Online content safety

Online content safety

The UK's Online Safety Act, the EU's Digital Services Act and related issues.

In an increasingly digital world, regulation of online content has become a priority to protect individuals, and particularly children, from illegal and harmful content while preserving fundamental freedoms. There is no global consensus on how best to do this, which has led to a developing patchwork of regulation and legislation impacting a wide range of businesses. It's imperative to identify whether your business falls within scope of online safety legislation. Then you'll need to identify how to comply, potentially with similar but often different obligations across multiple pieces of legislation, in an efficient and cost-effective way. 

In Europe, illegal and harmful online content is regulated through two key pieces of new legislation: the UK's Online Safety Act and the EU's Digital Services Act. These broad-ranging laws have similar aims but different approaches - in reality, many cross-border businesses will be caught by both.

We understand that navigating the complexities of online safety requirements is likely to be challenging for businesses. Our international team can offer expert legal advice on whether you are in scope, as well as the full range of compliance obligations including helping to determine the extent of your obligations, risk assessment and mitigation, internal processes and governance, judging different types of content and takedown procedures, balancing requirements with fundamental rights and freedoms, technology procurement, drafting commercial and consumer-facing terms and conditions, data privacy laws, intellectual property rights, engaging with regulators, and dealing with disputes and reputational issues. 

We have extensive experience advising a broad range of clients - from technology companies to online platforms and service providers - on the online safety concerns that keep them awake at night. We provide practical guidance on how to comply with complex regulations in different jurisdictions and will support you in developing secure and compliant businesses.

The OSA and DSA

The UK's Online Safety Act (OSA)

The OSA is the UK's approach to regulating online safety. It covers not only illegal user-generated content but specified types of harmful user-generated content, particularly content harmful to children on services likely to be accessed by them. Providers of user-to-user services and search services (as well as pornographic content service providers) will have to comply with a range of risk assessment, mitigation and safety duties. Services designated as Category 1, 2A and 2B (likely to include the most high risk and high reach social media platforms and search engines) will have additional obligations.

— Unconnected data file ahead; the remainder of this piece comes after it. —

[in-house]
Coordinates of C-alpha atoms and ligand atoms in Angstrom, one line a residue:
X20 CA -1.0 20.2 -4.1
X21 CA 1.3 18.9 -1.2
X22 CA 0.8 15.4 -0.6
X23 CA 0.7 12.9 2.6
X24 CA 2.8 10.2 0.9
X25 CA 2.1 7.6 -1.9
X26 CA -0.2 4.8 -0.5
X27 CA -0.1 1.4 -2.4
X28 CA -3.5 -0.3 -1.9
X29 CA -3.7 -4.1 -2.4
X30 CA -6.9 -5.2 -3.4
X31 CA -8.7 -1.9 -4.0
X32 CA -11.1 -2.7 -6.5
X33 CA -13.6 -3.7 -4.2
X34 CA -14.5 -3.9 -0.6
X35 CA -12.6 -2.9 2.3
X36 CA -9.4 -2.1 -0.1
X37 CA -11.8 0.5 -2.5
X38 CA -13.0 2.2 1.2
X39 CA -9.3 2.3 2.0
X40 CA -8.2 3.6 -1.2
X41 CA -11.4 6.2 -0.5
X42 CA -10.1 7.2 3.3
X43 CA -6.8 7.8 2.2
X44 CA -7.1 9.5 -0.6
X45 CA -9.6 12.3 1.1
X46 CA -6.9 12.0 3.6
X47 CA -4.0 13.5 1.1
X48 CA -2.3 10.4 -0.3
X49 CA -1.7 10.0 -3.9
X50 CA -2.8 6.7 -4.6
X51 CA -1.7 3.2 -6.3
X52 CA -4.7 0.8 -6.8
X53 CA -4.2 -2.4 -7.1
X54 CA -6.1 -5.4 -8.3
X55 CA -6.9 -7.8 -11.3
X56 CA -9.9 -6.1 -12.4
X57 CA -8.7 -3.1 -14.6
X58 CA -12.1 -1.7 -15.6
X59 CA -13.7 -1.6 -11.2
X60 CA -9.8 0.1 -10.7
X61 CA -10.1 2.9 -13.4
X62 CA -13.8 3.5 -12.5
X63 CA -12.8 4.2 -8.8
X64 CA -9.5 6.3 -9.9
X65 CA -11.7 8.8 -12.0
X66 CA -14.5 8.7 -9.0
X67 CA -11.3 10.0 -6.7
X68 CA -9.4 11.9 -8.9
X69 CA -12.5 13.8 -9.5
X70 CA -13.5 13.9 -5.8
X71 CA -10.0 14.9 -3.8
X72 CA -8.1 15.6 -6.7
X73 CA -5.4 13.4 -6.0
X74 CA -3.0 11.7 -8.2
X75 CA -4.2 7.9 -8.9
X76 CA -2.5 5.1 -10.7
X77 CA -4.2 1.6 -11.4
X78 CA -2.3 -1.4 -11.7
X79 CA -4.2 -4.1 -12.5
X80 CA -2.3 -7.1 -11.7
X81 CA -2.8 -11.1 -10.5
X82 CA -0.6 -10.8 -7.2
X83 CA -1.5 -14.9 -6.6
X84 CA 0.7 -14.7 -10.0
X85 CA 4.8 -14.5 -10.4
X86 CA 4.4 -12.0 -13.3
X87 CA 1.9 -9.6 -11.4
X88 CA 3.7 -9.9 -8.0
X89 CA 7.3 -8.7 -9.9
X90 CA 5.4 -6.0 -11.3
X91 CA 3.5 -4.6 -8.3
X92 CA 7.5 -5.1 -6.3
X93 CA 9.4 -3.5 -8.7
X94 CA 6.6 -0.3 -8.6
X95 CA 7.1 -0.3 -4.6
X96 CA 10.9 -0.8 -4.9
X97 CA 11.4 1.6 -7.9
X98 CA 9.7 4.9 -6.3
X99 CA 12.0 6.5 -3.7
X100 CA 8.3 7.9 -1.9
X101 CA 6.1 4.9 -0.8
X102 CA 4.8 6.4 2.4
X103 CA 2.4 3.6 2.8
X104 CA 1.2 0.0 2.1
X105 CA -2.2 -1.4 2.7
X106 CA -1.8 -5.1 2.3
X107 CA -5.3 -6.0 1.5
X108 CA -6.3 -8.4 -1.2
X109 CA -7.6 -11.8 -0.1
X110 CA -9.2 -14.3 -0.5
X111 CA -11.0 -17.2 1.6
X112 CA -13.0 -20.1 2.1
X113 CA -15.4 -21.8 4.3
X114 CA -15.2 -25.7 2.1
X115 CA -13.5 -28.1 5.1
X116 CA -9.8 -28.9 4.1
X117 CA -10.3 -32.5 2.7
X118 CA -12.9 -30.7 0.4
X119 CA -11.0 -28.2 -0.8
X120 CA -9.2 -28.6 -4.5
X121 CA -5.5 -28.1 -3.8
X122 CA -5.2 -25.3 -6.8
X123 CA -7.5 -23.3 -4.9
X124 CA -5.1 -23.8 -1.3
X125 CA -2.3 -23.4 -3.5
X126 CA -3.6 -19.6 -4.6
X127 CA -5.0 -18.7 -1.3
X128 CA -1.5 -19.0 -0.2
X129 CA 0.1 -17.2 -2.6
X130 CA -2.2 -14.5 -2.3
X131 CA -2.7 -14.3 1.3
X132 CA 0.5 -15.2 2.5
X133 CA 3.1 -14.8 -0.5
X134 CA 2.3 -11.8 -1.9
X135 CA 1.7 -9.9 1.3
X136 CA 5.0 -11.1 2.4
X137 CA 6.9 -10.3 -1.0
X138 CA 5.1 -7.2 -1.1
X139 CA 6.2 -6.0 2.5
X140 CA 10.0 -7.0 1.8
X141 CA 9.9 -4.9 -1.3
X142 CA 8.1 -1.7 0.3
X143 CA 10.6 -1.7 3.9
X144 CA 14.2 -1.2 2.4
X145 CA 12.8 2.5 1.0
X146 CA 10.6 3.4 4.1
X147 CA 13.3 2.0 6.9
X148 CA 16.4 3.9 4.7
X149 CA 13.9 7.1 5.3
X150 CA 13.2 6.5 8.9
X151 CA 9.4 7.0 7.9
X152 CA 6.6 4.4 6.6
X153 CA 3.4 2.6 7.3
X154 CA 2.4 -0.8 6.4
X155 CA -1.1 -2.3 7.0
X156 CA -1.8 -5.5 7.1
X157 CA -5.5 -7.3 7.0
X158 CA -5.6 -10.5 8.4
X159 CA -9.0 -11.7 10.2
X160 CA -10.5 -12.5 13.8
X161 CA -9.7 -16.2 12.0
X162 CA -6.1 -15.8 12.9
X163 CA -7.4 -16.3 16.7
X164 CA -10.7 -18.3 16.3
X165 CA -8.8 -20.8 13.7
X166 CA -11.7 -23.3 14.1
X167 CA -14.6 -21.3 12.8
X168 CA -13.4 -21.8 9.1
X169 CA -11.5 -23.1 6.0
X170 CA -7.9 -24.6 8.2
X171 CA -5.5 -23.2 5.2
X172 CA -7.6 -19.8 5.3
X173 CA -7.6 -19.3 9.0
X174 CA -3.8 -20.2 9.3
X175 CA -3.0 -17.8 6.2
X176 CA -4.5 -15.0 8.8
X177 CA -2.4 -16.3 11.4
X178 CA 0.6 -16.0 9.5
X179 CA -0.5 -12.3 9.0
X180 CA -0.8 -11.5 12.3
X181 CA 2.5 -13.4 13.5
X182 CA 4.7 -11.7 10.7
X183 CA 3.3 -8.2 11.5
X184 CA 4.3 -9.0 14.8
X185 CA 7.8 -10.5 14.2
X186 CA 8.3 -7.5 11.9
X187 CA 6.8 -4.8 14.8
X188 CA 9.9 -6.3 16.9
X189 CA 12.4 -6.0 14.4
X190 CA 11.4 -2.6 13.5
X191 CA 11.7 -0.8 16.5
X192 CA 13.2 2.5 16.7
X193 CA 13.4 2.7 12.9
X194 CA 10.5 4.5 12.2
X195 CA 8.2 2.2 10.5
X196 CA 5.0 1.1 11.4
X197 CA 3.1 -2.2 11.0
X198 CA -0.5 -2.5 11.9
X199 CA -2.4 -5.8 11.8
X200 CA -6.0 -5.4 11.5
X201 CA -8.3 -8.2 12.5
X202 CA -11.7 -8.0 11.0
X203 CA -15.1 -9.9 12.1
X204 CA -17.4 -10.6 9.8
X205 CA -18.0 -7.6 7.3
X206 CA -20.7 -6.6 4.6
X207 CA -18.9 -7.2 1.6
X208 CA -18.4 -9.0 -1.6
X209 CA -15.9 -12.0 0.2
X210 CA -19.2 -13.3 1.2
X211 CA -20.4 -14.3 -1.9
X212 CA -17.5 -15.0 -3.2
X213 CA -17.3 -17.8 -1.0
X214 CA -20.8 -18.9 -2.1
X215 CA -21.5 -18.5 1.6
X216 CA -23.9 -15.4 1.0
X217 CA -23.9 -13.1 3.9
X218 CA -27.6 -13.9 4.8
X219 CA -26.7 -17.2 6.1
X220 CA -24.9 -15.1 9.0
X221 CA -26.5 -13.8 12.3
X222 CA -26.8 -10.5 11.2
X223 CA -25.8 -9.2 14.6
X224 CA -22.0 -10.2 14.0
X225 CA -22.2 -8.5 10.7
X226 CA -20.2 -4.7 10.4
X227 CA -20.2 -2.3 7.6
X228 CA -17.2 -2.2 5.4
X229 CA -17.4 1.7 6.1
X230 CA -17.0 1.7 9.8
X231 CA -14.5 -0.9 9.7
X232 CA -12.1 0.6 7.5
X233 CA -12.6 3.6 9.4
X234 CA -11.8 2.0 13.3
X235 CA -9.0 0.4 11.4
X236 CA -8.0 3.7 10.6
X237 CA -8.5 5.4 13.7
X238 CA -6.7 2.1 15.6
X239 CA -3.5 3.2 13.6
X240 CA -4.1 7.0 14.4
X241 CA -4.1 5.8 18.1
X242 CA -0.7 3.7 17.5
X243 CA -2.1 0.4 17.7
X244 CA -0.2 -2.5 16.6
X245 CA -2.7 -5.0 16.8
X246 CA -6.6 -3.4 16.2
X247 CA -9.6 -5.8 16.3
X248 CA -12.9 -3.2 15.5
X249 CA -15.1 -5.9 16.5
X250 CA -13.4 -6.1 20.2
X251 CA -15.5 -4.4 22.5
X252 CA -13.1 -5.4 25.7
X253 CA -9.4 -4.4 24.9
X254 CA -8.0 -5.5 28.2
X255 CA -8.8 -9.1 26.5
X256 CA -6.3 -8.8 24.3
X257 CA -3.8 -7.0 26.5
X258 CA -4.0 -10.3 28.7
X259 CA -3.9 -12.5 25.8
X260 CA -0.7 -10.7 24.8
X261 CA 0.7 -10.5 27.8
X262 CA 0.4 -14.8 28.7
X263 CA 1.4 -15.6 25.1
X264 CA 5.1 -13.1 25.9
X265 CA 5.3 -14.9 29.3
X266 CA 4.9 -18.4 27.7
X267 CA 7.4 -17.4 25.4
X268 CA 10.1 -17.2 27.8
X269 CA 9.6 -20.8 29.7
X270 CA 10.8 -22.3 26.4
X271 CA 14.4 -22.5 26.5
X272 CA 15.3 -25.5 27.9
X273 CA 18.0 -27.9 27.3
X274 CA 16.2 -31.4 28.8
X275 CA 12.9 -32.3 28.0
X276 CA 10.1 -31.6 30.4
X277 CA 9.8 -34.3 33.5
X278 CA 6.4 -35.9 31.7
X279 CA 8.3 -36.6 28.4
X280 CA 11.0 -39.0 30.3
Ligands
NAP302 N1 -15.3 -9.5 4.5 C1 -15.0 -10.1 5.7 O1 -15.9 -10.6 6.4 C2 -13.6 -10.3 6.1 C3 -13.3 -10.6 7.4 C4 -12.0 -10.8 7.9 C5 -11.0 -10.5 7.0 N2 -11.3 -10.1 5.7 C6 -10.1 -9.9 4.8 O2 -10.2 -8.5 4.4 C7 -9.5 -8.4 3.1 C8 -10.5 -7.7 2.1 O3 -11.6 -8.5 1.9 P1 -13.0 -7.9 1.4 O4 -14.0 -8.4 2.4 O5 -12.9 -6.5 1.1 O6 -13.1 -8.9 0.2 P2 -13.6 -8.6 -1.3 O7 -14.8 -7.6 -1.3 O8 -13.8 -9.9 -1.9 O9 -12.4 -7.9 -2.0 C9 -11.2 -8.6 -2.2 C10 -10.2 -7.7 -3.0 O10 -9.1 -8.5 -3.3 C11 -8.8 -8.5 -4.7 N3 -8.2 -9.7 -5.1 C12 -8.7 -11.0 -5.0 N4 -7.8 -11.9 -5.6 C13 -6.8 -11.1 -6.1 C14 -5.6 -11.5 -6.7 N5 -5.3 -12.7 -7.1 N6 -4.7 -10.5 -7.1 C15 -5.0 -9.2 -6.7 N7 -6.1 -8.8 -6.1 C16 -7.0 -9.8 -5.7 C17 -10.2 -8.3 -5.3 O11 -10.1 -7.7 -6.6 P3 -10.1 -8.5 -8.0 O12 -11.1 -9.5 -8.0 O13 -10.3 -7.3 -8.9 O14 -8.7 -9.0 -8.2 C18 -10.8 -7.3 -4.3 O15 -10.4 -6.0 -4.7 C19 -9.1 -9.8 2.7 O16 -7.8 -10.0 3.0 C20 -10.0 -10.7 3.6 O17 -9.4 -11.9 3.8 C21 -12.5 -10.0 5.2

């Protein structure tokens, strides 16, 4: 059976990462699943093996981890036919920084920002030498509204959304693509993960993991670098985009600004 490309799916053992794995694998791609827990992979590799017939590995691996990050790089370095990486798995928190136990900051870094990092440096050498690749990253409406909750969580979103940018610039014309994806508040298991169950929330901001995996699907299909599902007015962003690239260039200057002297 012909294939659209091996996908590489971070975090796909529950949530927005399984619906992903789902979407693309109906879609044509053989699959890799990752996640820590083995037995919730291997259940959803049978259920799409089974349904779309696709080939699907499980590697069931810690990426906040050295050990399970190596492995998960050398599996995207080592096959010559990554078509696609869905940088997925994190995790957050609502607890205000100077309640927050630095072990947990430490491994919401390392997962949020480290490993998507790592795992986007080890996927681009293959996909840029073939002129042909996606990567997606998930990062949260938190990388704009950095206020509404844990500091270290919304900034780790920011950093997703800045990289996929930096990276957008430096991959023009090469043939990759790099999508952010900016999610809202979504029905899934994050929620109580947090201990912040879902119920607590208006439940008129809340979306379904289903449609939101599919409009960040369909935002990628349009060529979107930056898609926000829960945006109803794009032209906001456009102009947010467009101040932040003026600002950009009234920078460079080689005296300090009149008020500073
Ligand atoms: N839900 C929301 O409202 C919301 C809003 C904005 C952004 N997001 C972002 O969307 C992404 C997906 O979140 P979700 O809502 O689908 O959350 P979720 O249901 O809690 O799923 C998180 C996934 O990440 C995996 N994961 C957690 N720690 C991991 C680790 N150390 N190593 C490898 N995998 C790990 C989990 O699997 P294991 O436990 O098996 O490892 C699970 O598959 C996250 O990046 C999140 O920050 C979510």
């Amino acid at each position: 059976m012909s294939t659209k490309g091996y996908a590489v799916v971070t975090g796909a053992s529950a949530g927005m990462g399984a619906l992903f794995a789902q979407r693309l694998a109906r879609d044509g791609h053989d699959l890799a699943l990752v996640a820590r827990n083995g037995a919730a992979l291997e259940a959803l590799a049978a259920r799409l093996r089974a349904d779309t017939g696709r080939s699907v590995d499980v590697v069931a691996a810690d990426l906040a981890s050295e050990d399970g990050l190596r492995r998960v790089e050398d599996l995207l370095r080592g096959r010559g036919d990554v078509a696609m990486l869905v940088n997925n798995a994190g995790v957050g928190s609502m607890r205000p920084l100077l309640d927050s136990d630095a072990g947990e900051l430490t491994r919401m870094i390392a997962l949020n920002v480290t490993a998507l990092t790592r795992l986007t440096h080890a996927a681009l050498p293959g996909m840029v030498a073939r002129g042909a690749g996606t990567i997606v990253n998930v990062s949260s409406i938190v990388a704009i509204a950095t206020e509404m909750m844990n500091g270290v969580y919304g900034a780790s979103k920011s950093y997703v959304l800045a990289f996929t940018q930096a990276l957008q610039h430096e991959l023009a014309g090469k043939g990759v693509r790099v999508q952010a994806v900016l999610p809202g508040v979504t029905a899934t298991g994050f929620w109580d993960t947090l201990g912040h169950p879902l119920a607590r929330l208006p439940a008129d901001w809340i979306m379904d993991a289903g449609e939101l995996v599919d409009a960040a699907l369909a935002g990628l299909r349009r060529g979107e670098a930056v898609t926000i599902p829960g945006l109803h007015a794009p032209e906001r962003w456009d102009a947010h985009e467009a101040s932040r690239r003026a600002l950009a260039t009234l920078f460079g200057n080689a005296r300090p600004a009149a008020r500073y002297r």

The OSA received Royal Assent in October 2023 and the UK government expects that more than 100,000 online providers will be in its scope. Much of the detail around the OSA will be filled in by its regulator, Ofcom, which is currently consulting on draft guidance and codes of practice. While it will take some time for the OSA to become fully operational, the first set of obligations is likely to apply by the end of 2024. Given the complexity of the legislation, in-scope service providers need to get to grips with the legislation, begin assessing whether and to what extent they are impacted, and start putting in place appropriate technical and governance processes.  

The EU's Digital Services Act (DSA)
The DSA came into force in November 2022 and will take full effect in February 2024. It regulates the obligations and accountability of online intermediaries and platforms regarding illegal content, products and services, while promoting transparent advertising. Its purpose is to create a safe digital space in which users’ rights are protected and businesses can compete on an equal footing. Obligations differ according to the size and impact of the organisation and the nature of the service, with the most stringent provisions applying to services designated as very large online platforms (VLOPs) and very large online search engines (VLOSEs). The DSA affects network infrastructure intermediaries, hosting services, and online platforms, including marketplaces and third party traders selling online, and all platforms that store content on behalf of users and make it available on demand.
Server Farm

OSA webinar

In this webinar our experts explain how the OSA will impact your online business and what you need to do to prepare for compliance.

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Latest - News and Insights

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Interface - The UK's Online Safety Act

The Online Safety Act and children

Megan Lukins looks at the application of the OSA to user-to-user content likely to be accessed by children.

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by Megan Lukins

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Interface

Interface

Analysis and exploration of legal and commercial issues in tech, IP, media and related sectors.

The Online Safety Act

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Digital Legislation Tracker

Digital Legislation Tracker

To help you stay on top of developments we've built a high-level legislation tracker looking at areas relevant to digital businesses across the EU, UK and Germany. 

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